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TypeScript Learning

What is TypeScript


TypeScript is a strongly typed, object oriented, compiled language. It was designed by Anders Hejlsberg (designer of C#) at Microsoft.

TypeScript is a typed superset of JavaScript that compiles to plain JavaScript. TypeScript is pure object oriented with classes, interfaces and statically typed like C# or Java. The popular JavaScript framework Angular 2.0 is written in TypeScript.

TypeScript is JavaScript for application-scale development.

TypeScript is JavaScript plus some additional features.

ECMASCRIPT5 + ECMASCRIPT6 + Additional Features = TypeScript


  • All TypeScript code is converted into its JavaScript equivalent for the purpose of execution.
  • Compiled TypeScript can be consumed from any JavaScript code. TypeScript-generated JavaScript can reuse all of the existing JavaScript frameworks, tools, and libraries.
  • Any valid .js file can be renamed to .ts and compiled with other TypeScript files.
  • TypeScript is portable across browsers, devices, and operating systems. It can run on any environment that JavaScript runs on. Unlike its counterparts, TypeScript doesn't need a dedicated VM or a specific runtime environment to execute.
  • JavaScript is an interpreted language.The TypeScript transpiler provides the error-checking feature. TypeScript will compile the code and generate compilation errors, if it finds some sort of syntax errors. This helps to highlight errors before the script is run.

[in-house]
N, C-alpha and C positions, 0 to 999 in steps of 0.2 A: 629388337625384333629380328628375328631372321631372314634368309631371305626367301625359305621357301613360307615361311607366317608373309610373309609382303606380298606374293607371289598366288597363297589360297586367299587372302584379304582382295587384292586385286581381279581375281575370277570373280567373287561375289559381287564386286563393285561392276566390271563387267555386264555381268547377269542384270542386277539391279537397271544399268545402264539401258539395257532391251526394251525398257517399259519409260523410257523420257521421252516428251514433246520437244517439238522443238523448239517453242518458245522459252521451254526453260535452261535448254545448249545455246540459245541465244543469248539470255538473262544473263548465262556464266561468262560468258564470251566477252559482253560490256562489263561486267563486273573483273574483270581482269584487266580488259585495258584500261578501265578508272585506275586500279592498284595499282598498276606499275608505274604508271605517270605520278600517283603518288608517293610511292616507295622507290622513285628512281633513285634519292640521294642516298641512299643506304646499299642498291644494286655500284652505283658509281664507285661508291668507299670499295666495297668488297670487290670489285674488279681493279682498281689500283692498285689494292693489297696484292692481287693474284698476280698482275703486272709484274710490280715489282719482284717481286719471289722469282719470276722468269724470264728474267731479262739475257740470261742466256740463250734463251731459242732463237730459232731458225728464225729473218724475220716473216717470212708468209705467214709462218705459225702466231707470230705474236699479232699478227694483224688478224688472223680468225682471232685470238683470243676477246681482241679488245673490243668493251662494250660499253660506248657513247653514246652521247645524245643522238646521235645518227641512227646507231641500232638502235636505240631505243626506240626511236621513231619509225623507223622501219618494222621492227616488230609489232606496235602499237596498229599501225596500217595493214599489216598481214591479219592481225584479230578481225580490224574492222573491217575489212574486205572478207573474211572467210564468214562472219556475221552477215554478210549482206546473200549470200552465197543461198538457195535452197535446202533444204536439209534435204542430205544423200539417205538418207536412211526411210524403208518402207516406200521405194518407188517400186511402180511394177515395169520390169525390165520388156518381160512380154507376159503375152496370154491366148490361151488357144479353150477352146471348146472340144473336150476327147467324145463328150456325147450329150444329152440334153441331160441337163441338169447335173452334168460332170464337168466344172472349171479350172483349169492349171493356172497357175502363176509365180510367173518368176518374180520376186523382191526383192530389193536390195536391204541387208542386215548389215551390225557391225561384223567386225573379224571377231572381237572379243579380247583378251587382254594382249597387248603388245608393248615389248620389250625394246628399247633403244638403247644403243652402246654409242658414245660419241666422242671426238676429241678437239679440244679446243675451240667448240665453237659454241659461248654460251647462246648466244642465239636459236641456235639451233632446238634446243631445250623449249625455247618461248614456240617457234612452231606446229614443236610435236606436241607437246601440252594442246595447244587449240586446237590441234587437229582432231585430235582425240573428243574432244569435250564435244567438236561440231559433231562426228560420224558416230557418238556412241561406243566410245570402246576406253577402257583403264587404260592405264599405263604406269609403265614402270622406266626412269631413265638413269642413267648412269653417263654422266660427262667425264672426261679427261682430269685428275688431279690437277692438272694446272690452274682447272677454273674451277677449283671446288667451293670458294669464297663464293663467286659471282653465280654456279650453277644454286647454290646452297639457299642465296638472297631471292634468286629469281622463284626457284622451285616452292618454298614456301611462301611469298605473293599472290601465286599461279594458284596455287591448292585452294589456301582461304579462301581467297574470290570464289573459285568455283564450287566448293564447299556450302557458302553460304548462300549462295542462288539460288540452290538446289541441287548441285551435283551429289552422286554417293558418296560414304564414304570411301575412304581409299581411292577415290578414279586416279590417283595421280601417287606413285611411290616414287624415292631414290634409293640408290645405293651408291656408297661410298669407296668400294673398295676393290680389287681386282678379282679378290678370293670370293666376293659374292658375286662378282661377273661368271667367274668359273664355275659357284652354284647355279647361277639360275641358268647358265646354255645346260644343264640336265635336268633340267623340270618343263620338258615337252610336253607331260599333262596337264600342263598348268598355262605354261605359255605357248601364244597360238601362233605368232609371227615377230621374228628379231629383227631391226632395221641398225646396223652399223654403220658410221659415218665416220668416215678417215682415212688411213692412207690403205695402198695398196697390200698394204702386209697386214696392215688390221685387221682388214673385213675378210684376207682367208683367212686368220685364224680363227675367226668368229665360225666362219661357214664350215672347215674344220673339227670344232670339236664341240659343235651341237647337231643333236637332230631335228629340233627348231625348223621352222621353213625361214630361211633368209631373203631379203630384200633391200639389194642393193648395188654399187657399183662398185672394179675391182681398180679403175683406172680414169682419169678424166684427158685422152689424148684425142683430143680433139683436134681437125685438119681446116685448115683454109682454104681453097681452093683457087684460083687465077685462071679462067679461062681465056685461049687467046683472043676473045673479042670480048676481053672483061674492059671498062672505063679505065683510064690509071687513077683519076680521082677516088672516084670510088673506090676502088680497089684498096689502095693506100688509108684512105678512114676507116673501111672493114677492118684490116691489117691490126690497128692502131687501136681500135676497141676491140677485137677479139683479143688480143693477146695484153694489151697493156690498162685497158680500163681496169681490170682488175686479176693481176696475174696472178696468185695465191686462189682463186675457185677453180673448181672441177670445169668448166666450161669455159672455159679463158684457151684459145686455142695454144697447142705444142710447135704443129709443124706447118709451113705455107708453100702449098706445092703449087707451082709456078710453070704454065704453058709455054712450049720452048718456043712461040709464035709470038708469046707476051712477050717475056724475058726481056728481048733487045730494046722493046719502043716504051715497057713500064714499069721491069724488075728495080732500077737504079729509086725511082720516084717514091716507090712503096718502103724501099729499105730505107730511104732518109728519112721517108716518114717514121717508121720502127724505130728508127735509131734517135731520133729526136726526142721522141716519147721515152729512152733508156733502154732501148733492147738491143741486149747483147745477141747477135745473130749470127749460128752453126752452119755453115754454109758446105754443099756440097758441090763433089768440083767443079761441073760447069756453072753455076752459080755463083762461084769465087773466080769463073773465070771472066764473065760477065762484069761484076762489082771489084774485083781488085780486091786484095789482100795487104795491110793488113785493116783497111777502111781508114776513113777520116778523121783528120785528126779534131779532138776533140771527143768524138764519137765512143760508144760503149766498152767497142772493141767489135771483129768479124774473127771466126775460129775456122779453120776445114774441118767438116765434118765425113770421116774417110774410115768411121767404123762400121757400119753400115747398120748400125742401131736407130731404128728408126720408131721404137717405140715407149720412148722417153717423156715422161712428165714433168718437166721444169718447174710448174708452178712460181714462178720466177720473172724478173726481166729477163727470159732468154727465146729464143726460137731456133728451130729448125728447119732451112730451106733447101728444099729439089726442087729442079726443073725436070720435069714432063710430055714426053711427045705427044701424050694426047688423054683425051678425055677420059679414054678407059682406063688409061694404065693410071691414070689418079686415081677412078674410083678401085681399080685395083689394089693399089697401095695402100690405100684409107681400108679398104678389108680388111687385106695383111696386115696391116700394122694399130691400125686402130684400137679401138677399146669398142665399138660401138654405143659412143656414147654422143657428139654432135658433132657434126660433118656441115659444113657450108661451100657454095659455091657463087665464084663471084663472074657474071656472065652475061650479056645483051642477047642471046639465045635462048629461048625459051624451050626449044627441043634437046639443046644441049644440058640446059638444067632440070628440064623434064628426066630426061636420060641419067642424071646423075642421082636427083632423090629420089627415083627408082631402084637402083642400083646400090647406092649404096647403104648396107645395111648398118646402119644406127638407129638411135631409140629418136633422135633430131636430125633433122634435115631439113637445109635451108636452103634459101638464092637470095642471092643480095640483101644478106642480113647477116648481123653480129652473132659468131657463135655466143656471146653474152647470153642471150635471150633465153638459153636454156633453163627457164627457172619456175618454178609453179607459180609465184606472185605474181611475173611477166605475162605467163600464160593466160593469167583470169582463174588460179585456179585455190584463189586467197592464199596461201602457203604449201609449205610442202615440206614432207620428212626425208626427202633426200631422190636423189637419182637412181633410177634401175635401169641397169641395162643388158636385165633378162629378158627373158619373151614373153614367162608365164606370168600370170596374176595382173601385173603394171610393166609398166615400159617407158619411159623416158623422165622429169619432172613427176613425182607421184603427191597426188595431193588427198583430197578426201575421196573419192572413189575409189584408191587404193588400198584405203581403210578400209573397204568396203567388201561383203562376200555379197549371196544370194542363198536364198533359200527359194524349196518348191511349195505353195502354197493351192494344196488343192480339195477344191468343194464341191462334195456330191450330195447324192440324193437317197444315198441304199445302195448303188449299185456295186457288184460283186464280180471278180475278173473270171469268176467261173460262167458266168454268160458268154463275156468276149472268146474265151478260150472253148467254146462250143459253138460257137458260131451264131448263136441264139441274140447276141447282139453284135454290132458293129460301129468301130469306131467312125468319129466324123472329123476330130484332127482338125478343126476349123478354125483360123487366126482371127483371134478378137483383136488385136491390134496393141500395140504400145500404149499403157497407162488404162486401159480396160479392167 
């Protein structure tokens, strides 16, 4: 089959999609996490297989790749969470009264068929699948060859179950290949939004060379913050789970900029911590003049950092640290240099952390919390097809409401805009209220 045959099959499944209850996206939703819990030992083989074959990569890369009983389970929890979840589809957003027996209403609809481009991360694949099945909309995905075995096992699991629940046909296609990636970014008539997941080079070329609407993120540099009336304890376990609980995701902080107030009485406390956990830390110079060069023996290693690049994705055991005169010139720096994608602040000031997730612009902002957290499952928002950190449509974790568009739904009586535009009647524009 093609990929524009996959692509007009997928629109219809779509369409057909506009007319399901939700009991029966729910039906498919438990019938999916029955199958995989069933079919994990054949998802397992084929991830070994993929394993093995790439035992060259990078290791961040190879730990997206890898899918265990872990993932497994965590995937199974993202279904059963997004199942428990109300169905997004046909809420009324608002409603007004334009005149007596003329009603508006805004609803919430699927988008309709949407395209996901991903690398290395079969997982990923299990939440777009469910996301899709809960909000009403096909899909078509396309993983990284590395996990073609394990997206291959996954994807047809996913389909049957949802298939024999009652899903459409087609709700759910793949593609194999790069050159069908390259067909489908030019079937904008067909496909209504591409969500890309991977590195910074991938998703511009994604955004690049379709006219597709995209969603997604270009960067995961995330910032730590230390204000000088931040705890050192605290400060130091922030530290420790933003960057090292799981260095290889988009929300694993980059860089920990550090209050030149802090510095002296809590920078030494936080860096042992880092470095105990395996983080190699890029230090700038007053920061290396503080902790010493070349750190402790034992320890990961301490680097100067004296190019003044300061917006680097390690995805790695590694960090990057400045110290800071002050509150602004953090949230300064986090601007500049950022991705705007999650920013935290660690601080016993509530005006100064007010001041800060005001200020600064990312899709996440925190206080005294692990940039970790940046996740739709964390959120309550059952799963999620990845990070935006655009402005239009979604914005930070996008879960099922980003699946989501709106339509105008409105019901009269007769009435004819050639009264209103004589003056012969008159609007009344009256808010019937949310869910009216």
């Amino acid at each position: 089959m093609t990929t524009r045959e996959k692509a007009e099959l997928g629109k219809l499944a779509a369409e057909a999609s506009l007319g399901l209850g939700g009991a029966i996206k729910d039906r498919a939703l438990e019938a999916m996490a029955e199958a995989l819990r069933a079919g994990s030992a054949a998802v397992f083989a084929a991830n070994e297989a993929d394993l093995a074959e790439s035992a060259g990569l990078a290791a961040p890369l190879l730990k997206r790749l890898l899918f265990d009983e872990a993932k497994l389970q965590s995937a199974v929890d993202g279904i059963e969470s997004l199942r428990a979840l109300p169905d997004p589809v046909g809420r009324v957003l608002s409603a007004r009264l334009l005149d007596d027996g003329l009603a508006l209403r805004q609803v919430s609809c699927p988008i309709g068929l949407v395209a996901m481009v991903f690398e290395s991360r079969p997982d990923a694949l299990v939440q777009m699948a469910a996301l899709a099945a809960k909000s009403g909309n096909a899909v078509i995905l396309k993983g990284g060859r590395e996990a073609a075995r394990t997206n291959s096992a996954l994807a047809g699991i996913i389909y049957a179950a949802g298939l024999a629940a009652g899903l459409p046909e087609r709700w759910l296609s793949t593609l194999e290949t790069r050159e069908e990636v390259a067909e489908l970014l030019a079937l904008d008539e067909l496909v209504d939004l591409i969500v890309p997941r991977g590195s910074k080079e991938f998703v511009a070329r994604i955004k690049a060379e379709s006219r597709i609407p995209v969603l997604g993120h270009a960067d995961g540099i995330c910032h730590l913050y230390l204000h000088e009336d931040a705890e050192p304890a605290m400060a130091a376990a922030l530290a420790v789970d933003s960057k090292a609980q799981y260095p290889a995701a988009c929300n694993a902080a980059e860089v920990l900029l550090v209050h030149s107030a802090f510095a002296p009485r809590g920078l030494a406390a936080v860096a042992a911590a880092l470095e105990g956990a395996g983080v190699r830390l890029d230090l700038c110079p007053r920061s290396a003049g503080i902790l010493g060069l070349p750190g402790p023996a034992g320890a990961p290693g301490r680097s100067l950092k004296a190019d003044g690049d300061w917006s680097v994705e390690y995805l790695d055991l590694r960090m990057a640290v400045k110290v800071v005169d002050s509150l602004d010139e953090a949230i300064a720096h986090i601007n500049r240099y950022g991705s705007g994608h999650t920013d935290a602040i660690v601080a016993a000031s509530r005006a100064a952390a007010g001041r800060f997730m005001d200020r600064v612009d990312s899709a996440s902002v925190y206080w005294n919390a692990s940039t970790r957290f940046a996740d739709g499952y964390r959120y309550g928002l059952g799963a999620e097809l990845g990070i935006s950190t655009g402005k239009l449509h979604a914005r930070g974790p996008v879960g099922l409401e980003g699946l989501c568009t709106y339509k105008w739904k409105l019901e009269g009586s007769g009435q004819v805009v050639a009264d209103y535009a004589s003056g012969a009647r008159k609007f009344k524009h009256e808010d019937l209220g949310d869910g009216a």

• JavaScript is not strongly typed. TypeScript comes with an optional static typing and type inference system through the TLS (TypeScript Language Service). The type of a variable, declared with no type, may be inferred by the TLS based on its value.
  • TypeScript supports type definitions for existing JavaScript libraries. TypeScript Definition file (with .d.ts extension) provides definition for external JavaScript libraries. Hence, TypeScript code can contain these libraries.
  • TypeScript supports Object Oriented Programming concepts like classes, interfaces, inheritance, etc.

Environment Setup

Typescript is an Open Source technology. It can run on any browser, any host, and any OS. You will need the following tools to write and test a Typescript program -

A Text Editor

You can write your TypeScript source code in any text editor like Notepad, Notepad++, vi, vim etc.Editors used may vary with Operating Systems.

The source files are typically named with the extension .ts

The TypeScript Compiler

The TypeScript compiler (tsc) converts the instructions written in TypeScript to its JavaScript equivalent. It itself a .ts file compiled down to JavaScript (.js) file.The TSC (TypeScript Compiler) is a source-to-source compiler (transcompiler / transpiler).

The TSC produces an equivalent JavaScript source code from the Typescript file given as an input to it. This process is termed as transpilation. However, the compiler rejects any raw JavaScript file passed to it. The compiler deals with only .ts or .d.ts files.

Running TypeScript(Javascript)


Node.js is an open source, cross-platform runtime environment for server-side JavaScript. Node.js is required to run JavaScript without a browser support. It uses Google V8 JavaScript engine to execute code. Node is available here :- node.js

To verify if the installation was successful, enter the command node -v in the terminal window.

Type the following command in the terminal window to install TypeScript.

npm install -g typescript


Typescript can be built on a plethora of development environments like Visual Studio, Sublime Text 2, WebStorm/PHPStorm, Eclipse, Brackets, etc.

Compile and Execute a TypeScript Program

  1. Write below code in file a file and save it as test.ts
    var msg:string = "Welcome to Typescript Learning" 
  2. Open command and below command to compile the TypeScript
    tsc test.ts